Virginia’s legislative audit agency started its most recent analysis of Virginia’s economic development incentive grant programs with an assumption boosters would quickly dispute – that 90 percent of the economic activity they produce would have happened anyway.
With that assumption baked into the data, the Joint Legislative Audit and Review Commission found very small benefits for the various grants or tax incentives Virginia offers employers for new business locations or expansions. This year’s summary looked at $1.8 billion spent on grants or foregone through tax exemptions over eight years.
“For grants, the assumption was made that 10 percent of grant employment creation is attributable to the programs, with one exception (the Governor’s Motion Picture Opportunity Fund),” according to the full text of the JLARC report released Monday. The same 90 percent discount applied to job creation was also applied to capital investments and the tax benefits they produced. The report cites various academic studies on business location decisions as justification.
JLARC also adds a form of negative dynamic scoring to its calculation, reducing the benefits by presumed adverse impacts of the taxes used to pay for them.
The state tax revenue generated by the state’s various grant programs was measured at 55 cents for every dollar in grants given by the state. The payback on various specialized tax incentives was even lower, from three to five cents per dollar, as shown in a slide from the presentation made by Ellen Miller of JLARC’s staff. The report pegged the overall return at 19 cents of state tax revenue per state dollar cost.
Revenue for the state is not the only outcome sought. The analysis also showed each $1 million in grants or tax breaks produced 38 jobs, $5.1 million in state gross domestic product, and $3.2 million in personal income, with grants performing the best among major programs.
JLARC worked with the Weldon Cooper Center at the University of Virginia on the economic benefit analysis. Similar metrics have been applied to individual programs in past analyses, but this was the first use of the methodology across the board. It provides a contrast to the high pay-off projections the state usually makes about projects receiving grants, such as the recent Amazon project package which will be debated by the 2019 General Assembly.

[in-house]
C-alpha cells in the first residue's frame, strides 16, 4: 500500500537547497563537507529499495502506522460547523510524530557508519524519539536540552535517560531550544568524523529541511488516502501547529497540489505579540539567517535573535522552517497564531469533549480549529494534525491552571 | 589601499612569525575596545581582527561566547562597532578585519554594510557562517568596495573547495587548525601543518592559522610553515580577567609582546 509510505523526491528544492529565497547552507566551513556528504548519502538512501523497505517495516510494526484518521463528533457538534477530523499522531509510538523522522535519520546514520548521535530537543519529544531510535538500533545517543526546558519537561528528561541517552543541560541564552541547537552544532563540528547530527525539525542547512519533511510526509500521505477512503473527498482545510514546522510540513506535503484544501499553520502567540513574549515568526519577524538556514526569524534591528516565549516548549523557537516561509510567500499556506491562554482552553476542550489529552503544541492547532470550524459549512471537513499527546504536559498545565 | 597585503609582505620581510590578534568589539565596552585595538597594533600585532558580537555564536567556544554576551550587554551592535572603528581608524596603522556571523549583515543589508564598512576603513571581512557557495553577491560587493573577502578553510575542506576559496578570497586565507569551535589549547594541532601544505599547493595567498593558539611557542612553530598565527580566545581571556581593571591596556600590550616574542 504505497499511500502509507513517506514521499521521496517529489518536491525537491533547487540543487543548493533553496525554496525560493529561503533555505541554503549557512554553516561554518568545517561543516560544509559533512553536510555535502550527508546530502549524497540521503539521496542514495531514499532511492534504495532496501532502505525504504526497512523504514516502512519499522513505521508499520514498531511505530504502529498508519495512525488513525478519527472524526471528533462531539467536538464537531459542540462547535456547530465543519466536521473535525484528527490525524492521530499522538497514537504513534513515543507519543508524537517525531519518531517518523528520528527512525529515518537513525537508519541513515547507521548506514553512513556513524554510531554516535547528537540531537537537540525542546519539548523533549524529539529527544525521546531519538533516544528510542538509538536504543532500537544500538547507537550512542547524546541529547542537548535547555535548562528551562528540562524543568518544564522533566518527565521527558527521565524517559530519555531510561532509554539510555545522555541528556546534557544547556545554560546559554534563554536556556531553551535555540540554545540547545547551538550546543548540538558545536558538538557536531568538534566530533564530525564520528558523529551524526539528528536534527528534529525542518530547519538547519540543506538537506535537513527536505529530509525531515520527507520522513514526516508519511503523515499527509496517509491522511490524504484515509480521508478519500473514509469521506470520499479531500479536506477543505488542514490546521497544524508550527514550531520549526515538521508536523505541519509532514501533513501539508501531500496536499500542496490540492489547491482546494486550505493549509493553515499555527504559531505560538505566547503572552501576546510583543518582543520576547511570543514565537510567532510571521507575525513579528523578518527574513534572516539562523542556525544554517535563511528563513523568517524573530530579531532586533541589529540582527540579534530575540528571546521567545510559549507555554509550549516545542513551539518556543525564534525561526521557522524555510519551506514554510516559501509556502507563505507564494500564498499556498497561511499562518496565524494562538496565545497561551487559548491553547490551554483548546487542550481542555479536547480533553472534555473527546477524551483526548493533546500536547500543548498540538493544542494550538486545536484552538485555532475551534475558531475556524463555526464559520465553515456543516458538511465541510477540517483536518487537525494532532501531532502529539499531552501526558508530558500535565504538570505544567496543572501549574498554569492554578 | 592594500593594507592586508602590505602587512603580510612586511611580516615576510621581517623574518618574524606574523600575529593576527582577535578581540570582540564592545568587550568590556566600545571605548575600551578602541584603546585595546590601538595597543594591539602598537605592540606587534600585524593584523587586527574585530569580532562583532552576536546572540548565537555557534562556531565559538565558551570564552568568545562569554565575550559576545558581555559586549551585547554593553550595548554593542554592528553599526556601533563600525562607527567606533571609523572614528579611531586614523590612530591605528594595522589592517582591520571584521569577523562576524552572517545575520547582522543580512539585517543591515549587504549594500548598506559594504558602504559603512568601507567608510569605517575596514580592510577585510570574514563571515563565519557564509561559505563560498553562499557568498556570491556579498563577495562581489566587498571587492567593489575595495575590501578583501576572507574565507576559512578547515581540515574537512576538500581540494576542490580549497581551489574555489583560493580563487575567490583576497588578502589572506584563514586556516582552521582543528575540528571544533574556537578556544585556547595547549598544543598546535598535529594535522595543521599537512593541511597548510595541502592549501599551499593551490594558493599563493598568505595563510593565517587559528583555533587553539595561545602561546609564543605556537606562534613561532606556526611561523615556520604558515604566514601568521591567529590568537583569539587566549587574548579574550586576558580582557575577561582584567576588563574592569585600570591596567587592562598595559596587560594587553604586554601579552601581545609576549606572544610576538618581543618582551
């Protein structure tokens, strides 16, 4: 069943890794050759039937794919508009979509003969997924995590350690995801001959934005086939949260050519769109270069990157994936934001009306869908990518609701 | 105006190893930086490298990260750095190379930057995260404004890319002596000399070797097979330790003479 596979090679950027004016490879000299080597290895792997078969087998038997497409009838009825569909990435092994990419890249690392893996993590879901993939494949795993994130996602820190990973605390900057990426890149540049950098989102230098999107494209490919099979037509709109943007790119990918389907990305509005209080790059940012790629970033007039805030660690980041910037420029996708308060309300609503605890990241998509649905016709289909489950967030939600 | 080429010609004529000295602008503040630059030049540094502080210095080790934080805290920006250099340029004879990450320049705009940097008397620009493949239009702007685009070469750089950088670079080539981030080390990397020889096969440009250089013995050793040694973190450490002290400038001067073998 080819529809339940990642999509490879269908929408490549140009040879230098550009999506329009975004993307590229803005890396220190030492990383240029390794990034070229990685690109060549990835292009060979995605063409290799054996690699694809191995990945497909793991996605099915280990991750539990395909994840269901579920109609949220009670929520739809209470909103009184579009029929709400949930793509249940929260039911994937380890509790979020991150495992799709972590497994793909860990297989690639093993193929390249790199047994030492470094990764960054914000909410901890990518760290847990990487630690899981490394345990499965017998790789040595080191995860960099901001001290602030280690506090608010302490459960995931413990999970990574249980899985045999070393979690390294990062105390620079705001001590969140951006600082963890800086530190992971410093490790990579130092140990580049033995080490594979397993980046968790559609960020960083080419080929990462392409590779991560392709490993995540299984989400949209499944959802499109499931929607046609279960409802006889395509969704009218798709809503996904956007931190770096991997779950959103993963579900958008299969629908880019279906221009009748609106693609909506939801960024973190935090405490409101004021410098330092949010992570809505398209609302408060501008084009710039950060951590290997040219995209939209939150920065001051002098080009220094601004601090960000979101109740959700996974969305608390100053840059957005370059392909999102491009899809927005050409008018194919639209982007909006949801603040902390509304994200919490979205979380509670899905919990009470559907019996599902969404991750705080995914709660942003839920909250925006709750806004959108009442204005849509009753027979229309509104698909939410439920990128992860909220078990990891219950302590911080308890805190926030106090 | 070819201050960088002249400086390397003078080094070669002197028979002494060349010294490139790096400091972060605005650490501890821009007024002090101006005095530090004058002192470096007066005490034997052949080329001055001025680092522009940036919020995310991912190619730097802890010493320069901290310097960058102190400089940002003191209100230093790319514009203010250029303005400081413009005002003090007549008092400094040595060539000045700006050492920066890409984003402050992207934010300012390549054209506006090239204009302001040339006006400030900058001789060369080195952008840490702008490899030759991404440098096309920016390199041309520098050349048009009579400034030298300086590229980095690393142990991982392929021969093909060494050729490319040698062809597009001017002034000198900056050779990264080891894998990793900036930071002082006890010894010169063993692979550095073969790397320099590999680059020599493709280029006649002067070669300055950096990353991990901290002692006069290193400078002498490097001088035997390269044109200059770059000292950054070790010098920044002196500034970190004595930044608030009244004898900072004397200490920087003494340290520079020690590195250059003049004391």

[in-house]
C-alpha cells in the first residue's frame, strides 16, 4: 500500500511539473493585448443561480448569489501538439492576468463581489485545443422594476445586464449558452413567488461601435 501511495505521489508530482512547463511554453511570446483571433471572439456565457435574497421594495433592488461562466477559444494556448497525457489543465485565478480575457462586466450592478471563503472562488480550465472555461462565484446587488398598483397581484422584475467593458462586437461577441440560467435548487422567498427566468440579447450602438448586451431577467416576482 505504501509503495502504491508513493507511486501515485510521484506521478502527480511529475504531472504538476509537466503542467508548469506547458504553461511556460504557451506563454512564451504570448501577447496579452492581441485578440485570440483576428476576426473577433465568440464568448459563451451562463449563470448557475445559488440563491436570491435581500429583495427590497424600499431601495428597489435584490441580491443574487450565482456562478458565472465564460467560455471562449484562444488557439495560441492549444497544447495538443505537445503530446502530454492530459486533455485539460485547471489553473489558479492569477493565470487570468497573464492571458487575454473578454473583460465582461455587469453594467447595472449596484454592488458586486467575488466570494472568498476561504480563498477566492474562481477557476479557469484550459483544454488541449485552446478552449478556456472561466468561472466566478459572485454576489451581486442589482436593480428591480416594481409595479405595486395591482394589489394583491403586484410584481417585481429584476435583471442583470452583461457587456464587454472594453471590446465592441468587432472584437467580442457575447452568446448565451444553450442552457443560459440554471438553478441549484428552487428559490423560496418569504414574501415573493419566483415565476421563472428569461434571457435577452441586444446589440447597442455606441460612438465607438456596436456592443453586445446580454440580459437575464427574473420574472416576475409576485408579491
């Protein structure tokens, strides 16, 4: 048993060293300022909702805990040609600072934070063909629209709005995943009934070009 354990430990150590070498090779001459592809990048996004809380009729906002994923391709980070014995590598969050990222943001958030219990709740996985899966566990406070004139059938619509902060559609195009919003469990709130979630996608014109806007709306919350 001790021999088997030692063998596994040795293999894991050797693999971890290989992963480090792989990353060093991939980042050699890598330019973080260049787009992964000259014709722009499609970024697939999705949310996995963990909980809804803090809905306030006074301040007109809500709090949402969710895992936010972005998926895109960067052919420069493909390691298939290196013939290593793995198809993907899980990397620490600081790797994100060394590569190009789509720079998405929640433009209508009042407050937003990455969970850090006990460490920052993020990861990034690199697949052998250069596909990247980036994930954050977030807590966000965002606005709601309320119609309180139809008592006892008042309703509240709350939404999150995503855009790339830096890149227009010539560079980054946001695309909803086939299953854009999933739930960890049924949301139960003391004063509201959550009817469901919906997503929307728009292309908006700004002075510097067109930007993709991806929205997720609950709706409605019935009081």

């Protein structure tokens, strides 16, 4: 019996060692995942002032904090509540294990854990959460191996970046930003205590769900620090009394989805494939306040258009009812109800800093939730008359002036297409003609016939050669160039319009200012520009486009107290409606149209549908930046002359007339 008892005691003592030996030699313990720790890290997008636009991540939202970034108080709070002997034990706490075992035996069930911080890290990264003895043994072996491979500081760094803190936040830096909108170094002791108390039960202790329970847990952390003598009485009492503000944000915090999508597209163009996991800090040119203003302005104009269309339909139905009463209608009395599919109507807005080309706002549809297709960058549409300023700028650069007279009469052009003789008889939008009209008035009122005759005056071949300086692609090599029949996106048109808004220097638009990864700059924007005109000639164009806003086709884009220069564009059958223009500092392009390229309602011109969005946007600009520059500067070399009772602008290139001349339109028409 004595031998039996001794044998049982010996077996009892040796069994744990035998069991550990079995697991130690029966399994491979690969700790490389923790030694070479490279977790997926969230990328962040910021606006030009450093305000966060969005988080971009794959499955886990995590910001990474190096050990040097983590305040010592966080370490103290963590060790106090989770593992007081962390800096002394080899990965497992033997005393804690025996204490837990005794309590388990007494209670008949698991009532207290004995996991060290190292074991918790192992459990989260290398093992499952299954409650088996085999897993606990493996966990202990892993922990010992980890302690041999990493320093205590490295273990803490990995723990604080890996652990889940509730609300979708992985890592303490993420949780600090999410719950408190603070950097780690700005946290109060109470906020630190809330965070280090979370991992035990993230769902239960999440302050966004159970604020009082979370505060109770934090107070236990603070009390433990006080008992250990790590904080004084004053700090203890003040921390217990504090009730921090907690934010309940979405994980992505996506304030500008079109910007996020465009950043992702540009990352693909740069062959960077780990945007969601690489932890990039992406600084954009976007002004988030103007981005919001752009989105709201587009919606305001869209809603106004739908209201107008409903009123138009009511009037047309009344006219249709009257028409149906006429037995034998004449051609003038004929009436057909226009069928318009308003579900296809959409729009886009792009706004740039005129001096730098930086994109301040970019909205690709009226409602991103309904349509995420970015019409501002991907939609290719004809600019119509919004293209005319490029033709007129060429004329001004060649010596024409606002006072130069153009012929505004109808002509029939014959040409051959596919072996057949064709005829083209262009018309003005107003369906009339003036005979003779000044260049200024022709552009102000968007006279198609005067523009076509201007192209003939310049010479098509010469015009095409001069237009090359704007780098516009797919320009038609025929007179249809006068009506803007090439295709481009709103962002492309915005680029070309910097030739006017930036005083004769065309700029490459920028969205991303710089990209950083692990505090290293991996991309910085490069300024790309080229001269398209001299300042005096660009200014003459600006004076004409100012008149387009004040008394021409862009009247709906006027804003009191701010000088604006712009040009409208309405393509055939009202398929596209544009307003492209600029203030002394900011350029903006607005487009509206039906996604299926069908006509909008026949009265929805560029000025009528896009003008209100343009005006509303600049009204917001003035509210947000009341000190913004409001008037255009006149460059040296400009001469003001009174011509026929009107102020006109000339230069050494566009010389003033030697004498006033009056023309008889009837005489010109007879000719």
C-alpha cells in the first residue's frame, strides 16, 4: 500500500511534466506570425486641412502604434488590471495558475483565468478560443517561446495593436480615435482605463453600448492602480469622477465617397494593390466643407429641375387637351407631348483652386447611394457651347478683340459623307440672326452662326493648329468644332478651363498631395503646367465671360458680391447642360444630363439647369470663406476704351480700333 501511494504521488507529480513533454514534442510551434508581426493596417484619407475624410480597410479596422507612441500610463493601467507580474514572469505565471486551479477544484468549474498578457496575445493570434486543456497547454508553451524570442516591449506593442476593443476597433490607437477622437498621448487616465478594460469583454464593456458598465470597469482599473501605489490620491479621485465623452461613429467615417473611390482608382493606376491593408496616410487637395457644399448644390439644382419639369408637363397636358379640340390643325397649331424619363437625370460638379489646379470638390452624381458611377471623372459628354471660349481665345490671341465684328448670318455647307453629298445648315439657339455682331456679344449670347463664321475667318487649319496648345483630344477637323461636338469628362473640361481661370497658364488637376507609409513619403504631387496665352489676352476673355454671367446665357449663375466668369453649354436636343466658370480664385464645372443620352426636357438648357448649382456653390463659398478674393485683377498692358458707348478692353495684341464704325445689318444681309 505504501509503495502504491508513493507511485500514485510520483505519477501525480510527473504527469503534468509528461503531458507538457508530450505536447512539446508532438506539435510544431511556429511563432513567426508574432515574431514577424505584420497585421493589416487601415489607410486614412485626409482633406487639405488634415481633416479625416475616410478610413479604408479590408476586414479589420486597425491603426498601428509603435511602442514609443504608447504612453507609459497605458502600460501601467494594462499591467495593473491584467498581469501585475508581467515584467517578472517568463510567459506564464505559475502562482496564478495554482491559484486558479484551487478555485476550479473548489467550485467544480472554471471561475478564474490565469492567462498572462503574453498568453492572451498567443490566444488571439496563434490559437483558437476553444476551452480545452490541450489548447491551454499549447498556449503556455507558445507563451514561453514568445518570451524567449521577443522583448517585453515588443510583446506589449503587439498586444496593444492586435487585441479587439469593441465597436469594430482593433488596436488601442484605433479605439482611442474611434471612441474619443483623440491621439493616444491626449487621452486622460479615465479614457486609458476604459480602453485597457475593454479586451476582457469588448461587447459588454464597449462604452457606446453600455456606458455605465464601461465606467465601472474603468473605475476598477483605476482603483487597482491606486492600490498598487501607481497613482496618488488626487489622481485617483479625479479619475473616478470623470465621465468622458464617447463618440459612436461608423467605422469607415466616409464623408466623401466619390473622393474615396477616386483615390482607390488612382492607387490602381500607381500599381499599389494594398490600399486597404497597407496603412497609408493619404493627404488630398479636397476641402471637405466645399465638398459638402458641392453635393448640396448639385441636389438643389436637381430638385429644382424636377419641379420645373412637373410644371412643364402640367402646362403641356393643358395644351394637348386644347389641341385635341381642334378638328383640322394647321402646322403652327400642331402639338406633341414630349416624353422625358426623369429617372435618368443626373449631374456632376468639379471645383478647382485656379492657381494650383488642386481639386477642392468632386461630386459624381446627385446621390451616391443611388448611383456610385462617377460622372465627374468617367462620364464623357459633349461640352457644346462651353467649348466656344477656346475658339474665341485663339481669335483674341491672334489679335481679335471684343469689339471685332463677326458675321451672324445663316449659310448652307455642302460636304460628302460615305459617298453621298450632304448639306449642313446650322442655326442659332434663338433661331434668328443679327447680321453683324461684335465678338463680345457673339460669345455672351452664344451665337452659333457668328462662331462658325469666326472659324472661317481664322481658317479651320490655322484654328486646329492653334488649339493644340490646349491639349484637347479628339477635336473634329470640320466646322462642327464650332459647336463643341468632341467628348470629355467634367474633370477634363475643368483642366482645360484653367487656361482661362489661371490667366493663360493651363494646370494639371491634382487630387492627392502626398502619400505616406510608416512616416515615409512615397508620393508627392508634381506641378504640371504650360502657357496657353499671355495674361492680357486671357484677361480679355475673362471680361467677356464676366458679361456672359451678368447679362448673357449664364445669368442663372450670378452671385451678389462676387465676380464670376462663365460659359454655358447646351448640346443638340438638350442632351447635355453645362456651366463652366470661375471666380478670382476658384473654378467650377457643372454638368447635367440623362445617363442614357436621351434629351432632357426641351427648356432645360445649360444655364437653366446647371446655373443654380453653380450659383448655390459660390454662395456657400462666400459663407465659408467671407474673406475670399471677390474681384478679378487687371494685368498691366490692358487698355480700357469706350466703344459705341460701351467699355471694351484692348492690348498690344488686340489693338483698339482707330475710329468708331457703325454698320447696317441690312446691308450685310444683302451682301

This JLARC report looks back at the period of 2010 through 2017, so the Amazon project is not yet part of the review. No one involved with that has indicated that Amazon was 90 percent certain that it was coming to Virginia before any incentives were offered. As Miller noted in an email after her presentation, the Virginia Economic Development Partnership numbers attribute 100 percent of the outcomes to the incentives.
Some major economic development programs are not included in the analysis because they are relatively new. The GO Virginia program, managed by a group of business executives, is probably the highest-profile activity not yet subjected to JLARC review, along with a package of future grants designated for Newport News Shipbuilding as it starts construction of a new class of Navy submarine.
Another shipyard grant program, which financed construction of a new Apprentice School, is reported to have cost $32,000 per created job, the most expensive for the period covered by the report. The headline “cost per job” will be an element in the coming Amazon debate.
Much of the report’s focus is on sales tax exemptions or tax credits offered for specific industries or activities, with JLARC again concluding that in general they do not produce a major revenue return for the state. The largest tax credit was $82 million paid out over the period for utility usage of Virginia-mined coal, and the largest sales tax exemption was $285 million in tax breaks for data centers.
The report shies away from the major sales tax exemptions which are part of virtually every state’s sales tax system, such as for services or manufacturing inputs. It focuses instead on those aimed at specific industries or activities, such as shipbuilding, nuclear repair, pollution control, air and rail carriers, railroads and motion pictures.
The exemptions are different than the credits, however. Some of them have justifications that don’t involve job creation or economic development, such the exemption for pollution control investments. The entertainment industry incentives deal with companies highly motivated in location choices by tax considerations. The state’s private ship repair operations would note they compete directly with tax-free Navy shipyards for contracts.
In analyzing the payback on the grants and tax incentives, Weldon Cooper has added another factor seldom mentioned: It estimated and accounted for “reduction in economic activity because of the tax increase to pay for the sales and use tax exemptions (or grants).” This is the kind of dynamic scoring of opportunity cost that is rarely used by the state. In fact, not everybody on the state payroll is willing to admit that raising or lowering taxes has an inverse impact on employment and gross domestic product.
Weldon Cooper estimated jobs added under the grant programs, but then subtracted a number of jobs from each year’s total as jobs lost because other taxpayers had less money. It also subtracted millions in state gross domestic product and personal income as opportunity costs, lowering the cost-benefit result for grants in general. The details on all this are buried deep in the appendices.
Lumping all the economic development programs and tax breaks together in the final table (above), JLARC and Weldon Cooper estimated $74 million in state tax revenues generated during 2017, at a cost of $272 million in grants paid or taxes not collected. That works out to 26 cents on the dollar, which is a fine return if that is on capital you continue to hold. In this case, however, somebody else walks off with the principal.